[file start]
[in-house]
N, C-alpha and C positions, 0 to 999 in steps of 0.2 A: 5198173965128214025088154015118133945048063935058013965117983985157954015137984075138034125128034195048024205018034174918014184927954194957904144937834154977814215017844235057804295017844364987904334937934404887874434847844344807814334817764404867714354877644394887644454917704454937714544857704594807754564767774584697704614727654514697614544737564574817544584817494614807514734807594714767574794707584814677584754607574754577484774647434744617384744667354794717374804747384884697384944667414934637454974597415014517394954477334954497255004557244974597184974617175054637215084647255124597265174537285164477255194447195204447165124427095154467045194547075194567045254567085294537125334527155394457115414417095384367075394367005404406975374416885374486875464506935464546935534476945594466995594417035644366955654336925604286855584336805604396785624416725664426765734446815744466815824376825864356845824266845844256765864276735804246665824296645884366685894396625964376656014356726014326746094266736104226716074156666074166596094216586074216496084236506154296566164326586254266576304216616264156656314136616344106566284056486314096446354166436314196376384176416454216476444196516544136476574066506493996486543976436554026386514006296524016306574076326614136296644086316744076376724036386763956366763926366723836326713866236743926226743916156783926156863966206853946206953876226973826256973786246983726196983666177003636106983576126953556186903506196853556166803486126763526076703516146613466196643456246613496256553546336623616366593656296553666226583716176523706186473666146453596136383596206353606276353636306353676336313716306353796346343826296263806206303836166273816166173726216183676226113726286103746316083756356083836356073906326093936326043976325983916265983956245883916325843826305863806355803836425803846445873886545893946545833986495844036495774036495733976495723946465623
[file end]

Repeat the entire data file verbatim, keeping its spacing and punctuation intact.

[in-house]
N, C-alpha and C positions, 0 to 999 in steps of 0.2 A: 5198173965128214025088154015118133945048063935058013965117983985157954015137984075138034125128034195048024205018034174918014184927954194957904144937834154977814215017844235057804295017844364987904334937934404887874434847844344807814334817764404867714354877644394887644454917704454937714544857704594807754564767774584697704614727654514697614544737564574817544584817494614807514734807594714767574794707584814677584754607574754577484774647434744617384744667354794717374804747384884697384944667414934637454974597415014517394954477334954497255004557244974597184974617175054637215084647255124597265174537285164477255194447195204447165124427095154467045194547075194567045254567085294537125334527155394457115414417095384367075394367005404406975374416885374486875464506935464546935534476945594466995594417035644366955654336925604286855584336805604396785624416725664426765734446815744466815824376825864356845824266845844256765864276735804246665824296645884366685894396625964376656014356726014326746094266736104226716074156666074166596094216586074216496084236506154296566164326586254266576304216616264156656314136616344106566284056486314096446354166436314196376384176416454216476444196516544136476574066506493996486543976436554026386514006296524016306574076326614136296644086316744076376724036386763956366763926366723836326713866236743926226743916156783926156863966206853946206953876226973826256973786246983726196983666177003636106983576126953556186903506196853556166803486126763526076703516146613466196643456246613496256553546336623616366593656296553666226583716176523706186473666146453596136383596206353606276353636306353676336313716306353796346343826296263806206303836166273816166173726216183676226113726286103746316083756356083836356073906326093936326043976325983916265983956245883916325843826305863806355803836425803846445873886545893946545833986495844036495774036495733976495723946465623